In the early 1900s Henry Ford made a significant contribution to us: the affordable car! This innovation allowed more people the opportunity to not only purchase a vehicle, but travel farther for jobs and pleasure. With this innovation, demand for fuel increased. Fast forward to the 21st century ... and we still have a huge demand for fuel for our vehicles. There are many types of engineers and chemists who work to improve and provide fuel quality for our everyday use. For this particular career connection, we will focus on petroleum engineers.
According the Bureau of Labor Statistics (BLS) (2016), the prospective job growth for petroleum engineers is growing about 10% faster than other careers. Petroleum engineers are projected to make an average of $129,900 a year. These engineers focus on ways to extract oil and gas deposits from within the earth. They also look to maximize oil and gas production from older wells. They spend a lot of time in research laboratories and at drilling sites. One thing to consider in this field is that job growth is connected to oil prices. Although primarily a male-dominated field, you will find women petroleum engineers--just not very many of them.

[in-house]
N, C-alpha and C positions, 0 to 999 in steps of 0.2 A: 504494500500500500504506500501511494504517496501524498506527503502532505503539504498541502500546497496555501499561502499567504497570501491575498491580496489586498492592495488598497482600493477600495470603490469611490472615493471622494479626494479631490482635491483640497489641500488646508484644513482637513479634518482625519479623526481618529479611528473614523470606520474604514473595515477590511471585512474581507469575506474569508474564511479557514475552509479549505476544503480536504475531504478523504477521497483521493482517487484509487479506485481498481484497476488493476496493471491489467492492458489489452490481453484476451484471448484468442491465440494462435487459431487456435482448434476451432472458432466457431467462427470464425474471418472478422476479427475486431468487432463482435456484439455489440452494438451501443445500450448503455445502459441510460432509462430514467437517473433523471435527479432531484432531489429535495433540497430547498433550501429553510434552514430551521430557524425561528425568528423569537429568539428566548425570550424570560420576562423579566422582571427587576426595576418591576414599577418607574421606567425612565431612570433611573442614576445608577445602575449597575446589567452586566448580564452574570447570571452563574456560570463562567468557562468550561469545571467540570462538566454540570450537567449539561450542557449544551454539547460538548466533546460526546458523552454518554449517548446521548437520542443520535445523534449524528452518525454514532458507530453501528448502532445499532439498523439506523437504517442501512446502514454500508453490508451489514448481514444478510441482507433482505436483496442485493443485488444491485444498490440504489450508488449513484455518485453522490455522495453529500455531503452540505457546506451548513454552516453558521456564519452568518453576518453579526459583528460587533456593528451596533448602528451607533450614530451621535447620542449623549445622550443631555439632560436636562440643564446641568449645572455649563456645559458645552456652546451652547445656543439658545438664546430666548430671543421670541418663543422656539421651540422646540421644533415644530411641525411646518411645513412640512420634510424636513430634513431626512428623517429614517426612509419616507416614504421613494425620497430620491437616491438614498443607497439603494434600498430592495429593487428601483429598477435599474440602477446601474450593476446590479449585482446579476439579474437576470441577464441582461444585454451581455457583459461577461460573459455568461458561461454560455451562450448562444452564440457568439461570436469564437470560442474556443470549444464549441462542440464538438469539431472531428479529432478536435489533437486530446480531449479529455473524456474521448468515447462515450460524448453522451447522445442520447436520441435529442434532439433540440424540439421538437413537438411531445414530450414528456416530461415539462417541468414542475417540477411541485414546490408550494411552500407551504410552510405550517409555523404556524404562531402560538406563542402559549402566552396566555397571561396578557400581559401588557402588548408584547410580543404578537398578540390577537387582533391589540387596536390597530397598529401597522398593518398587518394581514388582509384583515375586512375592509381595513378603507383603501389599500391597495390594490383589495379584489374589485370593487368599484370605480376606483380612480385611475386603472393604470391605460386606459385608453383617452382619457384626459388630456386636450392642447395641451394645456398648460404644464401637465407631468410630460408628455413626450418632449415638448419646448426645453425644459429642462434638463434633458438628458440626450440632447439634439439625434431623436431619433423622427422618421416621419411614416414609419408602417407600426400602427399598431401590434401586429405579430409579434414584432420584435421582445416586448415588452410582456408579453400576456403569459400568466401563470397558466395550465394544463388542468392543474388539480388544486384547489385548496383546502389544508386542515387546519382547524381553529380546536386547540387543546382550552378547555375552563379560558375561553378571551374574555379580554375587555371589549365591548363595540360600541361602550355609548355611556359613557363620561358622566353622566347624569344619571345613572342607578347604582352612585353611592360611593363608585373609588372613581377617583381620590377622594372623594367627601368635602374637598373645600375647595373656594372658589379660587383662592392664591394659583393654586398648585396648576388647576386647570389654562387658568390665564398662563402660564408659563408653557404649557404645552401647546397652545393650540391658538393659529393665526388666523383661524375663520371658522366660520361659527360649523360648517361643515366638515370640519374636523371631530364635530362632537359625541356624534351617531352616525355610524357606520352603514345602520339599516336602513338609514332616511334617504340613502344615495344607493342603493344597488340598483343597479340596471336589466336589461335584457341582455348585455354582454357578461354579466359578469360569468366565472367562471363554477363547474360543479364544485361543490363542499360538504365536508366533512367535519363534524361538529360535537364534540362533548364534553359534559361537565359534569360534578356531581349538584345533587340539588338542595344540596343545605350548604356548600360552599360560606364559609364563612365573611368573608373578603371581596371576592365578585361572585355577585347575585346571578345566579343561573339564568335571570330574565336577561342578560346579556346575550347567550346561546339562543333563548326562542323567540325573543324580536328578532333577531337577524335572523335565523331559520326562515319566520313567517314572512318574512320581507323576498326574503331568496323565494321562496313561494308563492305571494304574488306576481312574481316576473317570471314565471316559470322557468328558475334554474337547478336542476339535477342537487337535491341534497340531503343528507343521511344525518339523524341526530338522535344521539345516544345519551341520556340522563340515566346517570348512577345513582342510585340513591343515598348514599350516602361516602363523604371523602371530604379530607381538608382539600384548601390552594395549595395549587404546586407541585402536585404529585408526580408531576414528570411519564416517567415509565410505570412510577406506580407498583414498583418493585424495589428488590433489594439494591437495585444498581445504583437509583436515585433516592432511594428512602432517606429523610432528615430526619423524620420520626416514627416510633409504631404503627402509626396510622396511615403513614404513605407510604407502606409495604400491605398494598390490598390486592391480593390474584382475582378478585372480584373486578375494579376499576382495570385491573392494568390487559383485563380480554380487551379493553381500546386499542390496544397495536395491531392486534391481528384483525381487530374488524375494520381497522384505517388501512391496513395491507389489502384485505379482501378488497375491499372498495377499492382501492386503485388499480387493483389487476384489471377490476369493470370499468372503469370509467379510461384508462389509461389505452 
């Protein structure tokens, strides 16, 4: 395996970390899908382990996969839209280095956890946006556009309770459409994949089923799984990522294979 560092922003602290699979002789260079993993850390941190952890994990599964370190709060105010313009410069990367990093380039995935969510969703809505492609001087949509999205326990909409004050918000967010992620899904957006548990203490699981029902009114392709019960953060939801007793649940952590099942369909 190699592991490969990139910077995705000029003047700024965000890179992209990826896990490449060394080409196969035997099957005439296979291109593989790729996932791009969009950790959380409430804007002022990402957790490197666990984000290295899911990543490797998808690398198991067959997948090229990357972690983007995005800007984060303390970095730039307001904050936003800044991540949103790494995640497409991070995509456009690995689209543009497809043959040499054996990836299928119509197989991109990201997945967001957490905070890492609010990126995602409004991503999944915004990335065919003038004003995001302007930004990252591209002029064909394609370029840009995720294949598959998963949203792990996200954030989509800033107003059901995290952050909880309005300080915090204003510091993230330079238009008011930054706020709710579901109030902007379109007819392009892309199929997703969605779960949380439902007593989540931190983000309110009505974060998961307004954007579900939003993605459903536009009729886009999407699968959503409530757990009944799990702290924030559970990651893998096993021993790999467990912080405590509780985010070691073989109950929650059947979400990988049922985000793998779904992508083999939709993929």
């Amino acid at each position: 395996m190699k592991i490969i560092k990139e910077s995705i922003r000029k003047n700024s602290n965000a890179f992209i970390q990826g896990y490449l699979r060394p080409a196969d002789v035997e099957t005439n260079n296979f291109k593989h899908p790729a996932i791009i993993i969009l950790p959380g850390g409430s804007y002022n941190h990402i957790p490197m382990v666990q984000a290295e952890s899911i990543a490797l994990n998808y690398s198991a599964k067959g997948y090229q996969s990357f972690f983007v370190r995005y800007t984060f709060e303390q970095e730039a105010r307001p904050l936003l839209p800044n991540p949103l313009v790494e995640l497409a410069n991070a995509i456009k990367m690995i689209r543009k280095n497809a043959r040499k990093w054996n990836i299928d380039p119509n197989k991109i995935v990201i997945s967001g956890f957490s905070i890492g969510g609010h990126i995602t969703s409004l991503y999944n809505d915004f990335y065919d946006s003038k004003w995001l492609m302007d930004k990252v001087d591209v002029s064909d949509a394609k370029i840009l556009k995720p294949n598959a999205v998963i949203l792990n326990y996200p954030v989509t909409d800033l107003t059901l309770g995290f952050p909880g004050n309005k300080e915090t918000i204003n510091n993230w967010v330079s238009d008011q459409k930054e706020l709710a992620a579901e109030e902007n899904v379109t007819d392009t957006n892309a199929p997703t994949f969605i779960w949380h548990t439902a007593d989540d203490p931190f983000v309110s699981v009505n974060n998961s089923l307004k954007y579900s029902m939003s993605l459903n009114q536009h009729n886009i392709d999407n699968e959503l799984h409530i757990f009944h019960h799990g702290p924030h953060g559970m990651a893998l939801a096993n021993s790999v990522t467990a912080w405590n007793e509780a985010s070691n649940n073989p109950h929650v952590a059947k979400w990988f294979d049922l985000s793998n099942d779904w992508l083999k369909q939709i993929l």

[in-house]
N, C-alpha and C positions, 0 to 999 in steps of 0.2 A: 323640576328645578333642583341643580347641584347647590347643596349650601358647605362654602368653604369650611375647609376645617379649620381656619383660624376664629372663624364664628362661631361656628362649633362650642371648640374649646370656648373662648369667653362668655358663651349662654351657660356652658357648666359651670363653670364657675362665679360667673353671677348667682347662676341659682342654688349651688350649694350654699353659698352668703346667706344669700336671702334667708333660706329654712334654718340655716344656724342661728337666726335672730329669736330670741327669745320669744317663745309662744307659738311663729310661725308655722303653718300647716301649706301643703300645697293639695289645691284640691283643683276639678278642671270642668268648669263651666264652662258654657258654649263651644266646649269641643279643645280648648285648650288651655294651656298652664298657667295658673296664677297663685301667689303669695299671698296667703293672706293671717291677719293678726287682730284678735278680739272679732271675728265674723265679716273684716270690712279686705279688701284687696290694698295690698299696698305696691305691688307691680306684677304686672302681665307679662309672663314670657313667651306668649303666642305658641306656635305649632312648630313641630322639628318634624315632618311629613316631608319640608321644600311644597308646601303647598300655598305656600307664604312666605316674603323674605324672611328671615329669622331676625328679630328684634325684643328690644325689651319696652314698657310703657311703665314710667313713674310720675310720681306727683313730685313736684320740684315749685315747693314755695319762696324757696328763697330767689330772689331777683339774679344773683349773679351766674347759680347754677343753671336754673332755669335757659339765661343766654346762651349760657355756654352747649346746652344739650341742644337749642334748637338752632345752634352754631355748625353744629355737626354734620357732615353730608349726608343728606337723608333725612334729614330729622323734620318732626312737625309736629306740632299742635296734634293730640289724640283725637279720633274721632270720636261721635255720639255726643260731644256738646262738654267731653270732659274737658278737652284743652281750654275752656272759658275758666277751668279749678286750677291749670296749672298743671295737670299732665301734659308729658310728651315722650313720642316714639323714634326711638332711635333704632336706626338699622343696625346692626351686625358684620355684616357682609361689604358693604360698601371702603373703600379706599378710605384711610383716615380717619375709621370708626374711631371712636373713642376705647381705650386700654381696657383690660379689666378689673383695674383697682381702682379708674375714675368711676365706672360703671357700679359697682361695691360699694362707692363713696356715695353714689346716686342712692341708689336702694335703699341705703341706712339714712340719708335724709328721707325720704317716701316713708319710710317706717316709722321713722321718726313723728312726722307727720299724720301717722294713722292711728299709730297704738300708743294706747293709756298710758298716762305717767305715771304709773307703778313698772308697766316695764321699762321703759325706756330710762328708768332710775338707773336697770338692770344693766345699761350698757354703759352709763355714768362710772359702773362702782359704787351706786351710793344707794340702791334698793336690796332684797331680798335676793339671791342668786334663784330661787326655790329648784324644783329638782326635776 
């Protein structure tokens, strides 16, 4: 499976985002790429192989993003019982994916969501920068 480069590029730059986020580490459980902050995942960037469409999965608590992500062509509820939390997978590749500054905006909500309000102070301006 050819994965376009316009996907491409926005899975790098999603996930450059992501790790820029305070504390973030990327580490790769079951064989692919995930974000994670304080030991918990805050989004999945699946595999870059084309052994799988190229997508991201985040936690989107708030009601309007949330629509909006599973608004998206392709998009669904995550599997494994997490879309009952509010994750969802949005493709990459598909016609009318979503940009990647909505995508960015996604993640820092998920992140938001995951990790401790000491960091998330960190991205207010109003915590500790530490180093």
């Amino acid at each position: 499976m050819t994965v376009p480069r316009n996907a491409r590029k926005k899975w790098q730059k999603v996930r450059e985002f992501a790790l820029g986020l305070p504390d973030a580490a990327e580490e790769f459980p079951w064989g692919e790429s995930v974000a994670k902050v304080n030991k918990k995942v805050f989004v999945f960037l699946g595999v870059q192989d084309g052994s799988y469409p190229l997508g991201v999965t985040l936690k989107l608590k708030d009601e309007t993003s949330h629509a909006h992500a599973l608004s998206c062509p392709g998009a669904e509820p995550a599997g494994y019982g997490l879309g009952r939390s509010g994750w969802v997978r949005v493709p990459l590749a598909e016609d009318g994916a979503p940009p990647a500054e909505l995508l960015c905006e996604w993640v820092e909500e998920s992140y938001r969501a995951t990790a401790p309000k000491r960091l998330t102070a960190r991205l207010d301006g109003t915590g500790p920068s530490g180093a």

becoming a petroleum engineer
There are many great university programs to choose from if you want to become a petroleum engineer. According to the BLS (2016), students who are interested in this field are highly encouraged to participate in algebra, trigonometry, calculus, physics, chemistry, and biology courses in high school. In college, be prepared to take courses in engineering, geology, thermodynamics, and chemistry. Many colleges will also provide opportunities for students to gain hands-on experience working in drilling areas, which will make you more marketable when you graduate with a bachelor's degree.
U.S. Department of Labor, Bureau of Labor Statistics. (2016). Occupational Outlook Handbook, 2016-17 Edition. Petroleum Engineers. Retrieved from www.bls.gov/ooh/architecture-and-engineering/petroleum-enqineers.htm
Image credit: Wikimedia Commons, Richard Banks, image creator. https://upload.wikimedia.org/wikipedia/commons/8/84/ Contour_map_software_screen_snapshot_of_isopach_map_for_8500ft_deep_OIL_reservoir_with_a_Fault_line.jpg
Diana V. Cantu is Field Editor for the Children's Technology and Engineering journal and an instructor for the MonarchTeach Program at Old Dominion University. Diana can be reached at firstname.lastname@example.org.
Caption: Petroleum engineers will use images like these to determine where and how deep to drill a well. This is a contour map software for an 8500ft deep gas & oil reservoir in the Erath field, Vermilion Parish, Erath, Louisiana.
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|Title Annotation:||CAREER CONNECTIONS|
|Publication:||Children's Technology and Engineering|
|Article Type:||Occupation overview|
|Date:||Dec 1, 2016|
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